6 Div. 511.
October 30, 1930.
Appeal from Circuit Court, Tuscaloosa County; Henry B. Foster, Judge.
Harwood McQueen of Tuscaloosa, and Martin, Thompson, Turner McWhorter, of Birmingham, for appellant.
Improper argument made to or in the presence of the jury is ground for new trial regardless of exception and motion. Birmingham R. L. P. Co. v. Drennen, 175 Ala. 338, 57 So. 876, Ann. Cas. 1914C, 1037; Birmingham R. L. P. Co. v. Gonzalez, 183 Ala. 273, 61 So. 80, Ann. Cas. 1916A, 543; Thames v. Louisville N. R. Co., 208 Ala. 255, 94 So. 487; Watts v. Espy, 211 Ala. 502, 101 So. 106. Nothing short of a prompt, emphatic disapproval of an improper line of argument, and from the court itself, can avert the probable mischief. Wolffe v. Minnis, 74 Ala. 386; Florence C. I. Co. v. Field, 104 Ala. 471, 16 So. 538; Louisville N. R. Co. v. Sullivan Timber Co., 126 Ala. 95, 27 So. 760. Where a damage claimed may be the result of two or more causes, for one of which the other party to the suit is not liable, a jury is not allowed to speculate in apportioning the verdict to the recoverable cause or causes. Miller-Brent Lumber Co. v. Douglas, 167 Ala. 286, 52 So. 414; Continental Cas. Co. v. Paul, 209 Ala. 167, 95 So. 814, 30 A.L.R. 802; American C. I. P. Co. v. Laudrum, 183 Ala. 132,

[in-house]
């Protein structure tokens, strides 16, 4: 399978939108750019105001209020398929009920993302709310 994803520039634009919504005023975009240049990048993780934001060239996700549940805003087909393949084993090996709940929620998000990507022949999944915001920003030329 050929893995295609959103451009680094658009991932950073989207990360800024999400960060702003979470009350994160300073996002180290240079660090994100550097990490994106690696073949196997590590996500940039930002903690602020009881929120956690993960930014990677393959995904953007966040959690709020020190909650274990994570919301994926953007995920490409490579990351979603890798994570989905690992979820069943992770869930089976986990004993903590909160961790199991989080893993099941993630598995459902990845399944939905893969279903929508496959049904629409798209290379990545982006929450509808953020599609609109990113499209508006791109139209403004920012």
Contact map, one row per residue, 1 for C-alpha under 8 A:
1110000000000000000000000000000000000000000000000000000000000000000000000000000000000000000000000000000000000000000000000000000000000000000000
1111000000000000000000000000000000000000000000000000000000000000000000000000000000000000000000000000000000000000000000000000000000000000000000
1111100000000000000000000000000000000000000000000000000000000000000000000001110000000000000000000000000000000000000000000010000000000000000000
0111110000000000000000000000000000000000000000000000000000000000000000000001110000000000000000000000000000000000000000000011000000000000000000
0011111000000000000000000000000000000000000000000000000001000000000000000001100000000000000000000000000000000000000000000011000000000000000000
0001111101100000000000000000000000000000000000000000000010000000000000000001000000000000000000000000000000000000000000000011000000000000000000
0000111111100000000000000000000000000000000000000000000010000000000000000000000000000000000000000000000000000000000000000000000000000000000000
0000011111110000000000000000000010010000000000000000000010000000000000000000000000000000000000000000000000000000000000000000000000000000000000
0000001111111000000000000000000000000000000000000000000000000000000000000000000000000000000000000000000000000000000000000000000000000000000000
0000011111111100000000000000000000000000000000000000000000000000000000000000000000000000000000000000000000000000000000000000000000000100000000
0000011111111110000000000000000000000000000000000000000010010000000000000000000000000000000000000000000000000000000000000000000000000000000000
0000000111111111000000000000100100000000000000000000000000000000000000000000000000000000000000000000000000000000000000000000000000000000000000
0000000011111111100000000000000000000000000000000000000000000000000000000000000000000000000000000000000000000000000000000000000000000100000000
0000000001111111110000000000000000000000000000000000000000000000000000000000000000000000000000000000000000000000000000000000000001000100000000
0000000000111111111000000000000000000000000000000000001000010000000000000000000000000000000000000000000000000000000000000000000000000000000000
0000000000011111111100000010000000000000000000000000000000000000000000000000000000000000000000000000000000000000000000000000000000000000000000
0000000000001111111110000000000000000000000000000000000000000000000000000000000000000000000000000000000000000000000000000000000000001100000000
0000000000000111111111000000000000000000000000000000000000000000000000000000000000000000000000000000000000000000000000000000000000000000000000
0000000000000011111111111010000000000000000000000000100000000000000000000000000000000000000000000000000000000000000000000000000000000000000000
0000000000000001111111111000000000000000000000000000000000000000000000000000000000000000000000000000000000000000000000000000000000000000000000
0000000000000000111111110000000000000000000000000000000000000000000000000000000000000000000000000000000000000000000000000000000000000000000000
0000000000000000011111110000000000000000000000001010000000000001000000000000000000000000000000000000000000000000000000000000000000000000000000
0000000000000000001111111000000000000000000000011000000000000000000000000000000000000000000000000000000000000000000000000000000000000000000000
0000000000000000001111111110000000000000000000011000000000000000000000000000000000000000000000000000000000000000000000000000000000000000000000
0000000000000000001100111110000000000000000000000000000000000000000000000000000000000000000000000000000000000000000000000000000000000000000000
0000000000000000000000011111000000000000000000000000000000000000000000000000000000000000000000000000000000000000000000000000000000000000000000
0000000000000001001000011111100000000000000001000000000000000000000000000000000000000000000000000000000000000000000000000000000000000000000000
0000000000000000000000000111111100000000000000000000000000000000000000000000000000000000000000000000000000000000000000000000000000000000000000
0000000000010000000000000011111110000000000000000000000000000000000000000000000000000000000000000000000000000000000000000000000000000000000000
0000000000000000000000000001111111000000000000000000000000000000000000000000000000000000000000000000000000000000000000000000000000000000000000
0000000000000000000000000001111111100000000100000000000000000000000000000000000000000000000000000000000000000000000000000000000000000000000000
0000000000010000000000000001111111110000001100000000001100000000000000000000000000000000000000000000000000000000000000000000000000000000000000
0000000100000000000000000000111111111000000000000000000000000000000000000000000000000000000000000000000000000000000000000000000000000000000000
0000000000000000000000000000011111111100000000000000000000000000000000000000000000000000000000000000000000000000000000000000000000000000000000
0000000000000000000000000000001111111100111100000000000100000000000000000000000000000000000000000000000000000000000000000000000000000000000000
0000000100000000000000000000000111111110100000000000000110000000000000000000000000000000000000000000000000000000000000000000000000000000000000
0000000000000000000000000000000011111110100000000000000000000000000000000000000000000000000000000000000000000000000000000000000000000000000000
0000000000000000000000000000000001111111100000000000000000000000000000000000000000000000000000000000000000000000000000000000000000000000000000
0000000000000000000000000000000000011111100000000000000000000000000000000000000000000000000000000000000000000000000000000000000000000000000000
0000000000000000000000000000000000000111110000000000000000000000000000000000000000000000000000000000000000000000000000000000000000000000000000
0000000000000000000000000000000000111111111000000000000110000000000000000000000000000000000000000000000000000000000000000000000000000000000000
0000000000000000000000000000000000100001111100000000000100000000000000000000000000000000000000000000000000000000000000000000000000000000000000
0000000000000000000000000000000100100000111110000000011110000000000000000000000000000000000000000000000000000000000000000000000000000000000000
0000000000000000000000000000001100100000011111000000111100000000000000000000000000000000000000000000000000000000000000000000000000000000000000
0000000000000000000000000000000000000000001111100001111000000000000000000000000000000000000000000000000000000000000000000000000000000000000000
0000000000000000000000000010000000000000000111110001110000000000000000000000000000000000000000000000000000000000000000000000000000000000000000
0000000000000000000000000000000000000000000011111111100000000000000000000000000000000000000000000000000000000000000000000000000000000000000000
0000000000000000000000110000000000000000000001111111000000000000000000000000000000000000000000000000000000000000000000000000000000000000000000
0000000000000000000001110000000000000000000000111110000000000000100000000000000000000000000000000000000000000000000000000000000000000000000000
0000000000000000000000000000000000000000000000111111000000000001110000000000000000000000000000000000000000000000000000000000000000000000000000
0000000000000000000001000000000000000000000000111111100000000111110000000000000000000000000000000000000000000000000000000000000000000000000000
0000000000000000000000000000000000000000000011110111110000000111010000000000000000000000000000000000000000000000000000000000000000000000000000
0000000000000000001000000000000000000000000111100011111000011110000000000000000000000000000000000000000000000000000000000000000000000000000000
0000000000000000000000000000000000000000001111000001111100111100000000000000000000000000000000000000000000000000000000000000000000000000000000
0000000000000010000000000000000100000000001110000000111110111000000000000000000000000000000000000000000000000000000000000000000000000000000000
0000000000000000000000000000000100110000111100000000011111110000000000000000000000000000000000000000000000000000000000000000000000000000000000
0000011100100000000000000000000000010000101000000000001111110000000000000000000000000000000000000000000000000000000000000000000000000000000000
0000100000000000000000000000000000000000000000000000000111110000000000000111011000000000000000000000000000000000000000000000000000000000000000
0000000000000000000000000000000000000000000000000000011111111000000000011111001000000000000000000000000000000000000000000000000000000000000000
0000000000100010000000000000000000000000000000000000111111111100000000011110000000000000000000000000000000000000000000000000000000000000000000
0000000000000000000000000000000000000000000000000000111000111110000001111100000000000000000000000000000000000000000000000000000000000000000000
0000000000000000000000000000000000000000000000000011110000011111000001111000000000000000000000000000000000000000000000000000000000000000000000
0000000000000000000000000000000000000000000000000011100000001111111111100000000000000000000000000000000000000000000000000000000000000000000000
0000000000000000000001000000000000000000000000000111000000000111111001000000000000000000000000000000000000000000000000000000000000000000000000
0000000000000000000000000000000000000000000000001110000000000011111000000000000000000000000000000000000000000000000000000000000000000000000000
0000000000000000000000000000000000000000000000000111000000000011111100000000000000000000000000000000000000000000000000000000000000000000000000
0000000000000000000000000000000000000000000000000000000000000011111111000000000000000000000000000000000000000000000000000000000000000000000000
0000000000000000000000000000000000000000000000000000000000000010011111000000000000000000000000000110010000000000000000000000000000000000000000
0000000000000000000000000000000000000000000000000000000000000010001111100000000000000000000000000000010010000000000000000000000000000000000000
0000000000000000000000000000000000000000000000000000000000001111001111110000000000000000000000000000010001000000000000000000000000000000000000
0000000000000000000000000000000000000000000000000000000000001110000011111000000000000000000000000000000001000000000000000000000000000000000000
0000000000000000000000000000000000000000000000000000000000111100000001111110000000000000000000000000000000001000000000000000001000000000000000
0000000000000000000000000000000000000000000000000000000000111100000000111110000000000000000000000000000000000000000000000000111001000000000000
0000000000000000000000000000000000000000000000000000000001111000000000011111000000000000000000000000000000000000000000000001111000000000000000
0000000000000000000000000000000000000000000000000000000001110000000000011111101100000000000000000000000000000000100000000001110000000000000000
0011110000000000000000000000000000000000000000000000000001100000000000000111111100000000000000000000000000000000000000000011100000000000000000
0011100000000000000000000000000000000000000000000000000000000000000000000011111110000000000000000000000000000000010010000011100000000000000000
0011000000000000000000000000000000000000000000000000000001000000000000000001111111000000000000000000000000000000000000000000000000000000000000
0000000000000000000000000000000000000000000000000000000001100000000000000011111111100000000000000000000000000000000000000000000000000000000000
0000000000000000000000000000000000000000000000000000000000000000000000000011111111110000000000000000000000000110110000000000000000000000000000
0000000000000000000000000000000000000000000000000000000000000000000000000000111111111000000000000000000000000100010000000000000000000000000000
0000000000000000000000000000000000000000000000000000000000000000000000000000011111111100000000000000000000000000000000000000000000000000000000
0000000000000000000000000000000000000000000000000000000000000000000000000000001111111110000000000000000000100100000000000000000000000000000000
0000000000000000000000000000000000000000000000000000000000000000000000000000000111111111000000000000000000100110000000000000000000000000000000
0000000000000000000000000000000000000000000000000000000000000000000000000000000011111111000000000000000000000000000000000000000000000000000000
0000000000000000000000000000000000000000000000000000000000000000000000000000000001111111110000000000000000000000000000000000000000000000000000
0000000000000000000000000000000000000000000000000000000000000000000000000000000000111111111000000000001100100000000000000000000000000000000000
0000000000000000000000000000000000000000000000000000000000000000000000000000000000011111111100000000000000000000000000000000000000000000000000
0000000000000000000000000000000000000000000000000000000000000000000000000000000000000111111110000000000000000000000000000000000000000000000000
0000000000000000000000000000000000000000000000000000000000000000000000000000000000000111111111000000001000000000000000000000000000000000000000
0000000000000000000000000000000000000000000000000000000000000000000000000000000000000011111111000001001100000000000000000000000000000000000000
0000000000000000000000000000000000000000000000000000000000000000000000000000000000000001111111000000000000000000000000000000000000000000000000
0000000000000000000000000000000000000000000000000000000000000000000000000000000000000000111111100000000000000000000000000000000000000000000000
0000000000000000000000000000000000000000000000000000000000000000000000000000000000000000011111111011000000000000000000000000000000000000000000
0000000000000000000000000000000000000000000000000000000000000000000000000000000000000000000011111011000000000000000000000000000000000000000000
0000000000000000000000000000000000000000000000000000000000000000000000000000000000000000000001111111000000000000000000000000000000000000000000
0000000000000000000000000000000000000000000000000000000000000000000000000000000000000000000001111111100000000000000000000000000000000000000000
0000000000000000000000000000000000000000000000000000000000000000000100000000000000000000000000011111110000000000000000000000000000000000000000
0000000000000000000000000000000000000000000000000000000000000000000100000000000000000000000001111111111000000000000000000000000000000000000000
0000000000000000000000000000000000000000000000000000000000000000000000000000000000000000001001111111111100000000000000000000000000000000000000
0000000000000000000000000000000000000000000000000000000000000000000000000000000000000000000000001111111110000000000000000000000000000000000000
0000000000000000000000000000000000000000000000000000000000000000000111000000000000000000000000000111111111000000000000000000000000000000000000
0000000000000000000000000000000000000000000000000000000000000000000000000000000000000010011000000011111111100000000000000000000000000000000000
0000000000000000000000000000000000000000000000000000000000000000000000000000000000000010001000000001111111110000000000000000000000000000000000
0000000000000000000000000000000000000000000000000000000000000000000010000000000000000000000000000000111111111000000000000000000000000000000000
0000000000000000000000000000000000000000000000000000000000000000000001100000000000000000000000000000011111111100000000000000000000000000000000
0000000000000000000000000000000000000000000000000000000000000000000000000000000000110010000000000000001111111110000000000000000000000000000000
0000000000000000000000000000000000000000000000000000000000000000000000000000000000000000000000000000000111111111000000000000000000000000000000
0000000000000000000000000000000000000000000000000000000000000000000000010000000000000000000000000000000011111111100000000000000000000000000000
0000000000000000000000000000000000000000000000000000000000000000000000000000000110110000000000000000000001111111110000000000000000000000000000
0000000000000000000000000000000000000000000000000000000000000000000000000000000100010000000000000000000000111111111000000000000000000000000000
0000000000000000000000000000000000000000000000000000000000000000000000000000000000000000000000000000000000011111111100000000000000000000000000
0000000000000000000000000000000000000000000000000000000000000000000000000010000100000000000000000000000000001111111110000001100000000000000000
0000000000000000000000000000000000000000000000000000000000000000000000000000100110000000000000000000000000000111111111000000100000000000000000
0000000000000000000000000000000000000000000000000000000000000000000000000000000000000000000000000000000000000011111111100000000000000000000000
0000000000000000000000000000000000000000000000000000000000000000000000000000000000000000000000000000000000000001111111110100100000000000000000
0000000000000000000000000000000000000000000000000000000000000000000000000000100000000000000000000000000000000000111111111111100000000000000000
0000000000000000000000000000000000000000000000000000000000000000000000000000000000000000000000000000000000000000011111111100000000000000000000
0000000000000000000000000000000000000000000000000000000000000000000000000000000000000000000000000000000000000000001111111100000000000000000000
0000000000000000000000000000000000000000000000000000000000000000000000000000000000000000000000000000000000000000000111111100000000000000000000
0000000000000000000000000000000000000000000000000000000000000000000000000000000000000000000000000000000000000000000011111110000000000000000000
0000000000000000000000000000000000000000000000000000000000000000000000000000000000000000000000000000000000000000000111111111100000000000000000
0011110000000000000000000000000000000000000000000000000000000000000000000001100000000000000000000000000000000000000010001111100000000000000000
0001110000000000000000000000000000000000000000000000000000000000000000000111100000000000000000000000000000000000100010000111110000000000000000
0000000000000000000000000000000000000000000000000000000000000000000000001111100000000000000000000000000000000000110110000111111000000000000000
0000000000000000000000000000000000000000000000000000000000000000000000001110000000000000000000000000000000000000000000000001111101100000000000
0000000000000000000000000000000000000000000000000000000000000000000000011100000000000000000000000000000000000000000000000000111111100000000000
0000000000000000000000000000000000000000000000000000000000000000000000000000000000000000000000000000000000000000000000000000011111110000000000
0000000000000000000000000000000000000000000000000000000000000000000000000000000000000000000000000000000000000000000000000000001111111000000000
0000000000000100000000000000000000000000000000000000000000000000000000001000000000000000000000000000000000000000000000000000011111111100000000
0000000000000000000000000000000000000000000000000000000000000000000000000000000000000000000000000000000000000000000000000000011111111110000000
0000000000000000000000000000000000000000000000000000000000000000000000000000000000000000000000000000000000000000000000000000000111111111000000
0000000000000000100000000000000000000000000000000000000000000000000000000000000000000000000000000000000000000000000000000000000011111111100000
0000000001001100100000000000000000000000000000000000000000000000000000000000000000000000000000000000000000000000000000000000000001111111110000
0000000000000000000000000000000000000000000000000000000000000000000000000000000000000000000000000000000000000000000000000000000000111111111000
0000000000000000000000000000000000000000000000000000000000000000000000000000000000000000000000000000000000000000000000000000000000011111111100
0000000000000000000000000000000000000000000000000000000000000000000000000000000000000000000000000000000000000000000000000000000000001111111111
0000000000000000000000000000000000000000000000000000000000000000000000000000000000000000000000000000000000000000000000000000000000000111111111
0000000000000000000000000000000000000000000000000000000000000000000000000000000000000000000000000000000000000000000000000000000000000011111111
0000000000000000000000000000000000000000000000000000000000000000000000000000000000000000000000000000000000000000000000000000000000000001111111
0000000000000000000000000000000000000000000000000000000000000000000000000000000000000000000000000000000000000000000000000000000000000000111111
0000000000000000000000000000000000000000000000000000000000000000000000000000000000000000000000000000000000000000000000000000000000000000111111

62 So. 757. Where the verdict is so excessive as to be indicative of passion, prejudice, and partiality or corruption upon the part of the jury, it is the duty of the court having appellate jurisdiction to set same aside. Central of Ga. R. Co. v. White, 175 Ala. 60, 56 So. 574; U.S. v. Goodloe, 204 Ala. 484, 86 So. 546; Alabama Power Co. v. Christian, 216 Ala. 160, 112 So. 763.